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Organizing and Archiving Digital Photos
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Choosing file formats


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Organizing and Archiving Digital Photos

with Derrick Story

Video: Choosing file formats

Well, if you are thinking about long- term storage of your images, then you are probably wondering about file format. So I am going to review some of the basic formats with you right now to give you a feel as to which direction to go. If you shoot JPEG, then JPEG is a good format for you to use going forward. Remember, cameras basically capture in both JPEG and RAW files. I'll talk about RAW files in a moment, but right now let's focus on JPEG. JPEGs are compact, and as you can see, we'll take a look at this image right here; it's 6.7 megabytes.
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  1. 2m 37s
    1. Welcome
      1m 5s
    2. Why photo organization matters
      1m 32s
  2. 3m 21s
    1. Using media readers
      59s
    2. Using hard drives for storage and backup
      2m 22s
  3. 12m 26s
    1. Making sure your camera is set up correctly
      3m 22s
    2. Understanding how your camera stores photos and movies
      3m 29s
    3. Removing pictures from your card
      1m 33s
    4. Taking advantage of dual card slots on DSLRs
      31s
    5. Taking care of your memory cards
      1m 18s
    6. Creating a set of folders on your hard drive
      2m 13s
  4. 11m 39s
    1. Dealing with your legacy collection
      2m 11s
    2. Transferring photos to a Windows computer
      2m 35s
    3. Transferring photos to a Mac
      2m 22s
    4. Doing a software-assisted photo transfer
      4m 31s
  5. 8m 27s
    1. Viewing photos on a Windows computer
      2m 21s
    2. Viewing photos on a Mac
      2m 53s
    3. Viewing photos using file browsers
      3m 13s
  6. 15m 42s
    1. Understanding digital asset managers
      2m 39s
    2. Transferring images with Lightroom on a Windows computer
      5m 56s
    3. Transferring images with Aperture on a Mac
      5m 11s
    4. Transferring photos with iPhoto
      1m 56s
  7. 15m 46s
    1. Understanding keywords
      3m 49s
    2. Setting strategies for using keywords
      4m 17s
    3. Lightroom keyword tips
      2m 42s
    4. Aperture keyword tips
      4m 58s
  8. 16m 51s
    1. Assigning ratings to photos
      4m 39s
    2. Flagging your favorites
      3m 58s
    3. Organizing in Lightroom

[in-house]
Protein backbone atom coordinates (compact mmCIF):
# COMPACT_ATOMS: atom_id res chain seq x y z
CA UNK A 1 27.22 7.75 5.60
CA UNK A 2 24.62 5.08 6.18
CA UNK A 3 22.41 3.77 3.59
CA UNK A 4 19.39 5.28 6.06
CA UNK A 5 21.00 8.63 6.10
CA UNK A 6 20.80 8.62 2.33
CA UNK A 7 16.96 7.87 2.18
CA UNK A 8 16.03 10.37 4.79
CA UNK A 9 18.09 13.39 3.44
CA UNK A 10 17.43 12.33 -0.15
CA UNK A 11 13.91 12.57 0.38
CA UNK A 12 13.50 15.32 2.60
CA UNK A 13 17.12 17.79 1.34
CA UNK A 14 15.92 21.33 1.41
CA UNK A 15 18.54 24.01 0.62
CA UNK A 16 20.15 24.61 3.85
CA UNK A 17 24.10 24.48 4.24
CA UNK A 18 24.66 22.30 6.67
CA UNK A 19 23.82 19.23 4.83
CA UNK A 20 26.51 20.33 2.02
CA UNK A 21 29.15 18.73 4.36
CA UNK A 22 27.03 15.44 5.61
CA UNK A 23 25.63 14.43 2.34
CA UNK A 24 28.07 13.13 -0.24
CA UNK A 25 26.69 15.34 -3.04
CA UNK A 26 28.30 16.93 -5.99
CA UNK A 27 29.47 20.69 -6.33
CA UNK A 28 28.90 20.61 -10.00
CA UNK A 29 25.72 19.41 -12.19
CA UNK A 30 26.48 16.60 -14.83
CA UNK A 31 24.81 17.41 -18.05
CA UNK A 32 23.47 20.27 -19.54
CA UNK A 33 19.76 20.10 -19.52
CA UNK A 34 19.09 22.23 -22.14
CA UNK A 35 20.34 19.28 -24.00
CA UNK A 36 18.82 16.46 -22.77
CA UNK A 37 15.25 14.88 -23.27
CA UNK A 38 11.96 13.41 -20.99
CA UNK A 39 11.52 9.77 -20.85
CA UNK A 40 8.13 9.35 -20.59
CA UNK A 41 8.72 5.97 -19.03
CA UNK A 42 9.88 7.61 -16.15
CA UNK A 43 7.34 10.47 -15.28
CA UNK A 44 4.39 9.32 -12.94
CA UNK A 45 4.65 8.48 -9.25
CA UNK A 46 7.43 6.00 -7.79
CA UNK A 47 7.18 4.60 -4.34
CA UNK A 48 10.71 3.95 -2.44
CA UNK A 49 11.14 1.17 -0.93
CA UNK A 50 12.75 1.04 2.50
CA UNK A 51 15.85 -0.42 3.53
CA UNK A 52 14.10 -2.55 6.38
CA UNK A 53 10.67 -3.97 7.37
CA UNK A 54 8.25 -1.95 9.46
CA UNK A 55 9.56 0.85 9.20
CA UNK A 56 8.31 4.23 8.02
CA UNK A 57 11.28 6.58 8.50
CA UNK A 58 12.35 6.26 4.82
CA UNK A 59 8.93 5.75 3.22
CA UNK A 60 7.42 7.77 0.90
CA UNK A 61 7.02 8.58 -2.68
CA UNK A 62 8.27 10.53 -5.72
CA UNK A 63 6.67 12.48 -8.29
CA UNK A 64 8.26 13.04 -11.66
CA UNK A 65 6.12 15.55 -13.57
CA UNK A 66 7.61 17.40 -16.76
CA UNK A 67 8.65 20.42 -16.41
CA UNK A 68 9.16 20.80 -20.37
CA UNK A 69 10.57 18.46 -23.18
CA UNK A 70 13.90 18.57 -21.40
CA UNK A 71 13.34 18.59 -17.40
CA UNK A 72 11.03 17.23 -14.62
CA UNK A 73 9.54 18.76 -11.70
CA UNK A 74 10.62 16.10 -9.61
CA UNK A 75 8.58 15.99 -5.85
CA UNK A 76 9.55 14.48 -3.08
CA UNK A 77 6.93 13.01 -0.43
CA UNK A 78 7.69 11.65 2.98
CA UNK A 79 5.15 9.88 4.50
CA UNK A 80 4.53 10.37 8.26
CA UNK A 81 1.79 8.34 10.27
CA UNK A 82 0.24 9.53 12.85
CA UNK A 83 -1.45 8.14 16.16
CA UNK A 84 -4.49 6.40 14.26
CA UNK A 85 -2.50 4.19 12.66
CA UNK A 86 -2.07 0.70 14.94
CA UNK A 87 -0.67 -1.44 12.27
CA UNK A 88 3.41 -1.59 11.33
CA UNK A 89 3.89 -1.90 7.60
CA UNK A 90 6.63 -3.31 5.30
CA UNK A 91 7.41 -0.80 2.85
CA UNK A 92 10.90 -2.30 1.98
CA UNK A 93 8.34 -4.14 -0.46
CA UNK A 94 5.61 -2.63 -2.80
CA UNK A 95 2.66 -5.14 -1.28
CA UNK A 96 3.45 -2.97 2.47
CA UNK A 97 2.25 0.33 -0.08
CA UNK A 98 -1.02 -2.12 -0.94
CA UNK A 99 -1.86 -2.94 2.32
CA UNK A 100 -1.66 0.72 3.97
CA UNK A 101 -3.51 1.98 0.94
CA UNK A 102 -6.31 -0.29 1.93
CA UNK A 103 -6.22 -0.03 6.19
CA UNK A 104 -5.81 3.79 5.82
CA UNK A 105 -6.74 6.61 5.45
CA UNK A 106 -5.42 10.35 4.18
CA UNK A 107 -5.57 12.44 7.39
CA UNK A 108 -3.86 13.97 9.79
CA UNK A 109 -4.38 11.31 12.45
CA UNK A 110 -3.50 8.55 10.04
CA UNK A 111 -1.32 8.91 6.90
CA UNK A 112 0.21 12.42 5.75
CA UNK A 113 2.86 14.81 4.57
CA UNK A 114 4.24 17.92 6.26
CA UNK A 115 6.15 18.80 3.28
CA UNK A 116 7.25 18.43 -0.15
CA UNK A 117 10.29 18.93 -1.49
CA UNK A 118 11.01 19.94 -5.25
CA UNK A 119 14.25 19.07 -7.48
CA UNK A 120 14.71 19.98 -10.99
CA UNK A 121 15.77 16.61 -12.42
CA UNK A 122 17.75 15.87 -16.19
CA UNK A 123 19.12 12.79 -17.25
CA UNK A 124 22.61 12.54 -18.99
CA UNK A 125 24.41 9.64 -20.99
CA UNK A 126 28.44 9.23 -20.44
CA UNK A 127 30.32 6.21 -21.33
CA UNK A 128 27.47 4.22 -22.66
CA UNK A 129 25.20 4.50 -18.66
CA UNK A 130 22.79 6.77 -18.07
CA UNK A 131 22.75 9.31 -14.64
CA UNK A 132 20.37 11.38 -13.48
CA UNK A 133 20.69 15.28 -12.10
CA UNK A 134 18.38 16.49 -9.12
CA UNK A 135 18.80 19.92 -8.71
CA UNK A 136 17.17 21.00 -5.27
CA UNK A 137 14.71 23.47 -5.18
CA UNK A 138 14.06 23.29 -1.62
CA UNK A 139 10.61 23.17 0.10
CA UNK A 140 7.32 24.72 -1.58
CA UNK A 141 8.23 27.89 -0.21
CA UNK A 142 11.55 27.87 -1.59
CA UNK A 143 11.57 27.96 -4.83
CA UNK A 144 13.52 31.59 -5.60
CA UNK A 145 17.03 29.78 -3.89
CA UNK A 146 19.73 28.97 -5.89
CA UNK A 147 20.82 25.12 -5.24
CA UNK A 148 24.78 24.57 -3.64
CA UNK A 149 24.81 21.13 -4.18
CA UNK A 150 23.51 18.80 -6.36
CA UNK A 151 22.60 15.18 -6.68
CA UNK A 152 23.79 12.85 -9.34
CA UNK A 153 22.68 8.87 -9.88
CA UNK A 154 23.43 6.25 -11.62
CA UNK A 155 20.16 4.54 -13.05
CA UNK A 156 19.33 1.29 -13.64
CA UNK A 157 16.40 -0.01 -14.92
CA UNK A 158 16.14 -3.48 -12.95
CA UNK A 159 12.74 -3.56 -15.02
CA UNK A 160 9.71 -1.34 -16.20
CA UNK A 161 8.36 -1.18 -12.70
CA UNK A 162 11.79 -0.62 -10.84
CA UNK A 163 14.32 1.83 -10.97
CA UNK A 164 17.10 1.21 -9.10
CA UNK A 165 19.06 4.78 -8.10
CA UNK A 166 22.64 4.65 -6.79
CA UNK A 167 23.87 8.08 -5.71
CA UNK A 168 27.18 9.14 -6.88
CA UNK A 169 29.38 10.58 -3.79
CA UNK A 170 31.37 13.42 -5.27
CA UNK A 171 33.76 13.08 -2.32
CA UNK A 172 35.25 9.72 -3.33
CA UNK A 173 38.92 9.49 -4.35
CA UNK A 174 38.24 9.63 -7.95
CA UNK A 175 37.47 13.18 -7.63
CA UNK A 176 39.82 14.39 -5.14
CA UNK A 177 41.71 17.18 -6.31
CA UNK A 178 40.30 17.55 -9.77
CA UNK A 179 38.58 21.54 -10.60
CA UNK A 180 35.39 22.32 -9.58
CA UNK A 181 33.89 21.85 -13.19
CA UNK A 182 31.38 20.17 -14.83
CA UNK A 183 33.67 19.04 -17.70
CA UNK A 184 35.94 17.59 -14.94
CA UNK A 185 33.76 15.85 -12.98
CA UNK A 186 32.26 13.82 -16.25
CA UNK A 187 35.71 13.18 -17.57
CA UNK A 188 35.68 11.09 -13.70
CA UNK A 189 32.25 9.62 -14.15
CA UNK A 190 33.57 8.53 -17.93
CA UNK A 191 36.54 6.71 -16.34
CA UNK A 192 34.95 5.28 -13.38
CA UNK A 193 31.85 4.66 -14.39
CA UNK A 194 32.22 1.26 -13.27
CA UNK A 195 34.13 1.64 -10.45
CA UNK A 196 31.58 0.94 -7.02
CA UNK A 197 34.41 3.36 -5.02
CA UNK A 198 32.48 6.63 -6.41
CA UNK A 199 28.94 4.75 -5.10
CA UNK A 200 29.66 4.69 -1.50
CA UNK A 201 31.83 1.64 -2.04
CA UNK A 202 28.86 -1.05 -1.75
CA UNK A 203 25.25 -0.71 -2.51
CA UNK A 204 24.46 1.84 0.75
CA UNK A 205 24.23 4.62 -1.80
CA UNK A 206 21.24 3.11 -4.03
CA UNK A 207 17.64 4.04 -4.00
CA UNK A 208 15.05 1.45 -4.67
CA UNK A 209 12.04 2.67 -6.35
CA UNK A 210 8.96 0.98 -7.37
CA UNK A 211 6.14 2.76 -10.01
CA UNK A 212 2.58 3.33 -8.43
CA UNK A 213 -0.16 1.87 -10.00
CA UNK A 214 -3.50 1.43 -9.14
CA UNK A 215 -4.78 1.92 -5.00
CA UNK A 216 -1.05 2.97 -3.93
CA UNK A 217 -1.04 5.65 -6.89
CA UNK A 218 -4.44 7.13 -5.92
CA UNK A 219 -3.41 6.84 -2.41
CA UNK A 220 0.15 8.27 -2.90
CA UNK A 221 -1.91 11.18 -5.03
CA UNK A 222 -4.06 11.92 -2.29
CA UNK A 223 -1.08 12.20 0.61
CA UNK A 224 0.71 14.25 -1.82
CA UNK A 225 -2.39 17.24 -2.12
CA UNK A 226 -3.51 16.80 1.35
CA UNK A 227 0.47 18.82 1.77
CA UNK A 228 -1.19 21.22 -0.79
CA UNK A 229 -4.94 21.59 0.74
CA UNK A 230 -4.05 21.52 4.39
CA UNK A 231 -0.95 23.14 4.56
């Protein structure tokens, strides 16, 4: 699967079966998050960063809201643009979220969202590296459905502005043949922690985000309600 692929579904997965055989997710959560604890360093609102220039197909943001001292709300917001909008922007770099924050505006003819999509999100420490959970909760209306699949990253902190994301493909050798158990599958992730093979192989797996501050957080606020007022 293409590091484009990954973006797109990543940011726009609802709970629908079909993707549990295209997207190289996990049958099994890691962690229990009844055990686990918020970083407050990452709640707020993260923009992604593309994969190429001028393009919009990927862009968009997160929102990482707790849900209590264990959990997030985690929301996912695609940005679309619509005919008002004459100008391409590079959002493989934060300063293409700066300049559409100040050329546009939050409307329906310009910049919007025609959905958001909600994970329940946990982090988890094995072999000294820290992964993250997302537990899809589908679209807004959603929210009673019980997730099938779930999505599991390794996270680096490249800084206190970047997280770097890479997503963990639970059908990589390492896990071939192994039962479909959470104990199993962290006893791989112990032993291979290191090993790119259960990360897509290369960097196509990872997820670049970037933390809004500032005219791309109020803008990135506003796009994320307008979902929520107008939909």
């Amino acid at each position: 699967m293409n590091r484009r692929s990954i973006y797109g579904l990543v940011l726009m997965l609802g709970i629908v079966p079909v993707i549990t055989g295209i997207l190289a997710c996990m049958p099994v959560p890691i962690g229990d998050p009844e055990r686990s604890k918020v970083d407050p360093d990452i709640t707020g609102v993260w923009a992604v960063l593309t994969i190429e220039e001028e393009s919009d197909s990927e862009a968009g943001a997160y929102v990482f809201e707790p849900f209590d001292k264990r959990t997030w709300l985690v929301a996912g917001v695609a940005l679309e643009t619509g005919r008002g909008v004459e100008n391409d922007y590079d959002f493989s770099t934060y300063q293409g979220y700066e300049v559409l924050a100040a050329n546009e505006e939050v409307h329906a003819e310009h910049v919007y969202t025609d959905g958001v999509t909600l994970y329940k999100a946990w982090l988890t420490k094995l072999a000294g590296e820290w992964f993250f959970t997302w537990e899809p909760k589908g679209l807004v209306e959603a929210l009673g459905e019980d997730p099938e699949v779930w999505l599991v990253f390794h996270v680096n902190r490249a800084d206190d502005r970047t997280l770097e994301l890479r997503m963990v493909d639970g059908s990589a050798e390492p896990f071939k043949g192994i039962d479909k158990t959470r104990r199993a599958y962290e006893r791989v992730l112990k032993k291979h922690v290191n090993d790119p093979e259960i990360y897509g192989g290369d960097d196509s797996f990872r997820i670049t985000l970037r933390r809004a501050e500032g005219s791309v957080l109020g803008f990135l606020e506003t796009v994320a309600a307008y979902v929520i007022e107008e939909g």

1m 50s
    4. Using filters in Aperture
      2m 49s
    5. Organizing in iPhoto
      3m 35s
  9. 9m 52s
    1. Understanding albums and collections
      2m 27s
    2. Creating Smart Albums in Aperture
      2m 41s
    3. Working with collections in Lightroom
      2m 45s
    4. Setting up albums in iPhoto
      1m 59s
  10. 13m 32s
    1. Managing photos that you edit in Photoshop
      5m 24s
    2. Managing derivative versions in Lightroom
      4m 17s
    3. Managing derivative versions in Aperture
      3m 51s
  11. 16m 13s
    1. Choosing file formats
      4m 39s
    2. Backing up to hard drives
      3m 31s
    3. Deciding photos to archive
      1m 34s
    4. Backing up to your local area network
      2m 3s
    5. Backing up to the cloud
      2m 49s
    6. Working with multiple hard drives
      1m 37s
  12. 19m 40s
    1. Recovering in Lightroom
      5m 20s
    2. Recovering in Aperture
      6m 52s
    3. Recovering in iPhoto
      2m 46s
    4. Recovering from a file-system-managed backup
      1m 28s
    5. Making prints of your best work
      3m 14s
  13. 1m 54s
    1. Next steps
      1m 54s

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Organizing and Archiving Digital Photos
2h 28m Beginner Aug 23, 2011

Viewers: in countries Watching now:

In this course, photographer Derrick Story teaches the concepts and techniques behind efficient photo management and backup, which becomes increasingly important as a photo collection grows. The course begins by showing how to transfer and organize photos "by hand"—that is, by copying them from a memory card to a hard drive without using software. In the second portion of the course, discover how to take advantage of the photo-management features provided by programs such as Lightroom and Aperture, by assigning descriptive keywords, by giving photos ratings and color-coded labels, and how smart album features can automatically collect photos that meet certain criteria.

The course concludes with a look at aspects of a good backup and archival strategy, ranging from the best file format for long-term backup to the best hardware options for offline storage.

Topics include:
  • Removing pictures from a card
  • Transferring photos to a Windows or Mac computer
  • Transferring images with Lightoom, Aperture or iPhoto